The result, from the mid-19th until the later 20th century, was a rising threat to capitalist rule from below, from the growth of organised workers’ movements committed to political democracy. In the face of this development, extensions of the suffrage were in some cases extorted (as in Britain in 1832 and 1867), in others granted for ‘Bonapartist’ manoeuvres against the liberals (Louis Bonaparte; Bismarck). In Britain, as I have indicated in an earlier article, extensions of the suffrage on the one hand were accompanied by extensions of both judicial and executive-bureaucratic control. In that sense there is a development here towards the American model (stronger judicial control) and towards the Franco-German model (stronger central bureaucracy and credentialism).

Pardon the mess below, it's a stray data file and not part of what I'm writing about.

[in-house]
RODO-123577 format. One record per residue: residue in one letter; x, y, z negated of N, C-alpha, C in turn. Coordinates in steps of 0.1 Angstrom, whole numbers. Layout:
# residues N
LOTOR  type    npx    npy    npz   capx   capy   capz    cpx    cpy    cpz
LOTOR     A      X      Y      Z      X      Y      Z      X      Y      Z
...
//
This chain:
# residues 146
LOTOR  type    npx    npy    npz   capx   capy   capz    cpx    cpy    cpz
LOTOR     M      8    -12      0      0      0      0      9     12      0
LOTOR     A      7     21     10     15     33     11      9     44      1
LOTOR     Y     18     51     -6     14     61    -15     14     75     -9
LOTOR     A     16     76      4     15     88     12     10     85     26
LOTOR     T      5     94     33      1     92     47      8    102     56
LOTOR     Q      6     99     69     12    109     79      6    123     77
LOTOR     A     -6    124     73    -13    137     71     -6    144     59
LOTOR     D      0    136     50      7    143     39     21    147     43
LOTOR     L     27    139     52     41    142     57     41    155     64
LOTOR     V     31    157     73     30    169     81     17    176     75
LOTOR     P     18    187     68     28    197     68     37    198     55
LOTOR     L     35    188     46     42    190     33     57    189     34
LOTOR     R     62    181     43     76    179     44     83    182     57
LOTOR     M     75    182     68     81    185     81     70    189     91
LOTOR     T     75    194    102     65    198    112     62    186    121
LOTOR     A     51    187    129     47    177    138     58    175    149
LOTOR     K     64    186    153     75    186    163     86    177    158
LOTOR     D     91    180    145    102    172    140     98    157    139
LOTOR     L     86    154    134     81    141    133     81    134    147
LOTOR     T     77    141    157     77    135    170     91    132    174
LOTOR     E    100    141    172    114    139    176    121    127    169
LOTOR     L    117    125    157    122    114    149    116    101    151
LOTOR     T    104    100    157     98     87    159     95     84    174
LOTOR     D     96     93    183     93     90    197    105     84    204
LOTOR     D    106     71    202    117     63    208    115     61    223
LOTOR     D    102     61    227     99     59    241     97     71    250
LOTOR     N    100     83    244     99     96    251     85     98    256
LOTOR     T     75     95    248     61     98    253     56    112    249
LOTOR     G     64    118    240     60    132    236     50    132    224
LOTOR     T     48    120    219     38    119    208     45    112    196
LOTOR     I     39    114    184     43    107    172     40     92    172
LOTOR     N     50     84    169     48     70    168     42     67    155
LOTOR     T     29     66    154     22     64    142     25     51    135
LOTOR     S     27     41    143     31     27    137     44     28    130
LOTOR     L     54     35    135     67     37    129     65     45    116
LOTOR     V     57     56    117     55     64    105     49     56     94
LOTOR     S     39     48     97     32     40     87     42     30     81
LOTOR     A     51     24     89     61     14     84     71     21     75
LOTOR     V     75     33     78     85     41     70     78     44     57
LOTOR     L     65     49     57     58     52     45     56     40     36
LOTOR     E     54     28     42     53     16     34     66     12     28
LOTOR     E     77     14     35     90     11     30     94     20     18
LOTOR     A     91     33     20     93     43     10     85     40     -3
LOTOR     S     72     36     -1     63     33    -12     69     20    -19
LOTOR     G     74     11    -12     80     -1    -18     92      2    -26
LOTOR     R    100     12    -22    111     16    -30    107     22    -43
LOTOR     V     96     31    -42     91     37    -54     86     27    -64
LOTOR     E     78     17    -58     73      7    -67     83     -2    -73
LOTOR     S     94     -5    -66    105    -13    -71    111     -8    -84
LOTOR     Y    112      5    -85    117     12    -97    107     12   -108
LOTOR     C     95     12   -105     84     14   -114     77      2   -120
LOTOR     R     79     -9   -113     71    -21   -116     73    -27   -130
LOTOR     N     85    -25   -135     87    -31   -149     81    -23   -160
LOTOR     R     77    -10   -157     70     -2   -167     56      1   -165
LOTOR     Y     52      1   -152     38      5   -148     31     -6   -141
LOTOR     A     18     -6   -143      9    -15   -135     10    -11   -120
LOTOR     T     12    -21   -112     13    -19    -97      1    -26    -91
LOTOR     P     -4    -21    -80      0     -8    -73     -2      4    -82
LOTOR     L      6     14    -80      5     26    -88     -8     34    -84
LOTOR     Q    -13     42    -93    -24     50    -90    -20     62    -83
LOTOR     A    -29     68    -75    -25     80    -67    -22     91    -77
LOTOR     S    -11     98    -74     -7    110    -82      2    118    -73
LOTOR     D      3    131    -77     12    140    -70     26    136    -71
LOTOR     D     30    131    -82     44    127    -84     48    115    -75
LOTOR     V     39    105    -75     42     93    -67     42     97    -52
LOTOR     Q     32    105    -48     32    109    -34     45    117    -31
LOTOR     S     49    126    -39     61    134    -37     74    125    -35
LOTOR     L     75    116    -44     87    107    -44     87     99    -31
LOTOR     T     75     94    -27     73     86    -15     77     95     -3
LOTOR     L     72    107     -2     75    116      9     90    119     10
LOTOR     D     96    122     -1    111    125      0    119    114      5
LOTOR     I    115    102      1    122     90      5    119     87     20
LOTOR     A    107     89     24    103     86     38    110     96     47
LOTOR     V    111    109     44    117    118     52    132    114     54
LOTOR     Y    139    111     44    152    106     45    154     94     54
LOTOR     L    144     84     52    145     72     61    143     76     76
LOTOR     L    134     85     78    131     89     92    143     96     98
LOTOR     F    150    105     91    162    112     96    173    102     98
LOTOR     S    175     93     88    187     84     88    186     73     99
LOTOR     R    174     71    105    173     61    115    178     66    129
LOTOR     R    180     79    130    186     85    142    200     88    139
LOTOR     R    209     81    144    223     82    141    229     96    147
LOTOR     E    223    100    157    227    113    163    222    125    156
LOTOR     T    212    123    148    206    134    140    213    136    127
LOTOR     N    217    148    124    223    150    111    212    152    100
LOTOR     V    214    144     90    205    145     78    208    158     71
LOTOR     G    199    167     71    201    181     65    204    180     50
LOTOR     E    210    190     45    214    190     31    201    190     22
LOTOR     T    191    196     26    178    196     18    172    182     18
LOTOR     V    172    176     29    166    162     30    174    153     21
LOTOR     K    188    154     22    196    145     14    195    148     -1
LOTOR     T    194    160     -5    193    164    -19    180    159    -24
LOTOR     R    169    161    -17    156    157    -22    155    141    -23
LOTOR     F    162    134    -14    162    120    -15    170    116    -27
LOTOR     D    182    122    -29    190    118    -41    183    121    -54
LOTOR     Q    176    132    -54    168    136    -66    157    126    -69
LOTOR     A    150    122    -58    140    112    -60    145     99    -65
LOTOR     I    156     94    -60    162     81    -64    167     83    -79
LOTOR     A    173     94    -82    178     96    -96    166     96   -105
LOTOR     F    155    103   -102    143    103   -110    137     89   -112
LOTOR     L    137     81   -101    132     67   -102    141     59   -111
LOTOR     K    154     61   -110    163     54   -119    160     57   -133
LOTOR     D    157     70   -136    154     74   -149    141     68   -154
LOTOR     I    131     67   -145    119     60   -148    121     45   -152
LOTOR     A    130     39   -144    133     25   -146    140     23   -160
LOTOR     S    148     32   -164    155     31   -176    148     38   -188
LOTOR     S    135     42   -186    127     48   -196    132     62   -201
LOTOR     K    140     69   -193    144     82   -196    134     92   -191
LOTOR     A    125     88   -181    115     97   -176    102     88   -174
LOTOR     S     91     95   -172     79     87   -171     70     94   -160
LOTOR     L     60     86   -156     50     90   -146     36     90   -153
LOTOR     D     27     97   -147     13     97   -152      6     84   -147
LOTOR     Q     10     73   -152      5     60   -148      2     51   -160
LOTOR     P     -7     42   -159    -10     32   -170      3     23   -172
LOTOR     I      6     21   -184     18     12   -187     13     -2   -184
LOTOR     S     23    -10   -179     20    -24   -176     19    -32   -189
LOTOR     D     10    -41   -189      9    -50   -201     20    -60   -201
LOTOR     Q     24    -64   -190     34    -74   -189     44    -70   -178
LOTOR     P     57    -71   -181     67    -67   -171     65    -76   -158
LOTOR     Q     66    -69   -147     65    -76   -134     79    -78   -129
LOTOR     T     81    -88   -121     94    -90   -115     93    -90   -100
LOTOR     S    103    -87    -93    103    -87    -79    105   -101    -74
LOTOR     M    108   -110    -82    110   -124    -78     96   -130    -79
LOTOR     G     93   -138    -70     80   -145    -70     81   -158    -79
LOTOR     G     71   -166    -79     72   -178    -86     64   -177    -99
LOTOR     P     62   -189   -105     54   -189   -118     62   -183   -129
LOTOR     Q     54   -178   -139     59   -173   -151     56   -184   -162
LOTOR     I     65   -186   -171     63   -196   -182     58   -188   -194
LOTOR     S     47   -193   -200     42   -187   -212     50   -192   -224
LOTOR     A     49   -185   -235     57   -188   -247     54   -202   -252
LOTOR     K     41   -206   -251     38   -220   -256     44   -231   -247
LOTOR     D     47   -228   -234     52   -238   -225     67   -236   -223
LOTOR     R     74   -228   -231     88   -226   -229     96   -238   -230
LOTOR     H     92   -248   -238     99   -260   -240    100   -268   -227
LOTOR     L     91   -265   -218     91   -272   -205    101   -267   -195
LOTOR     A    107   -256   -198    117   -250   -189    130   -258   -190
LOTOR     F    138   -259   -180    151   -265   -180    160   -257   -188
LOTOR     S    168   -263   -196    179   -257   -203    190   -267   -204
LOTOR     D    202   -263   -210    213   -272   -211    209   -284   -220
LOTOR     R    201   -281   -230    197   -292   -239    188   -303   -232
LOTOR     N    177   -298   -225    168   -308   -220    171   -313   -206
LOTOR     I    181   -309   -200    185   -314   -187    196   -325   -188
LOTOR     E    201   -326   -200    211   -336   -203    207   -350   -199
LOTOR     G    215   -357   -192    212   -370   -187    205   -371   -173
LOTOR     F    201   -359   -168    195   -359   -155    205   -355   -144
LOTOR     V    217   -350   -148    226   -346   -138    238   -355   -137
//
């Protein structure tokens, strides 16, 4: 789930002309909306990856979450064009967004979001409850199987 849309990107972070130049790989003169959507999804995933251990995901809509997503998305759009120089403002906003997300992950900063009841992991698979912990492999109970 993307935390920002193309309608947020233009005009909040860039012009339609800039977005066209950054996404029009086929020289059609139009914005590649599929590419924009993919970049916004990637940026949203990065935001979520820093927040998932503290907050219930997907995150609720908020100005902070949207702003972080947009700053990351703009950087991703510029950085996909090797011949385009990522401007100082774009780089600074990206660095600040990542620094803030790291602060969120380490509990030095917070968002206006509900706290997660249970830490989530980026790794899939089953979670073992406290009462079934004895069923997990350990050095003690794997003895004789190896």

Out of the workers’ movement and a dynamic towards German-style modernisation (in the end failed) came the Russian Revolution; and the combination of its survival and the failure of the German revolution of 1918-19 to go beyond a half-break, with the Second Reich produced in Russia and the Comintern a regression from the democratic constitutional alternative of the mid-later 19th century workers’ movement. The first stage was that the fact that the German revolution did not immediately follow October, and the decision of the Hindenburg-Ludendorff regime to prioritise defeating the Bolsheviks over the chance of defeating the Entente powers, led to the Brest-Litovsk treaty, which destroyed majority support for the Soviet government. It was now necessary for Bolsheviks to conclude that ‘working class rule’ meant the rule of a minority workers’ party. The second stage was the crisis of forms of localist military insubordination during the civil war (‘Tsaritsyn affair’ and related issues) which led the Bolsheviks in spring 1919 to impose military hierarchy on their own party.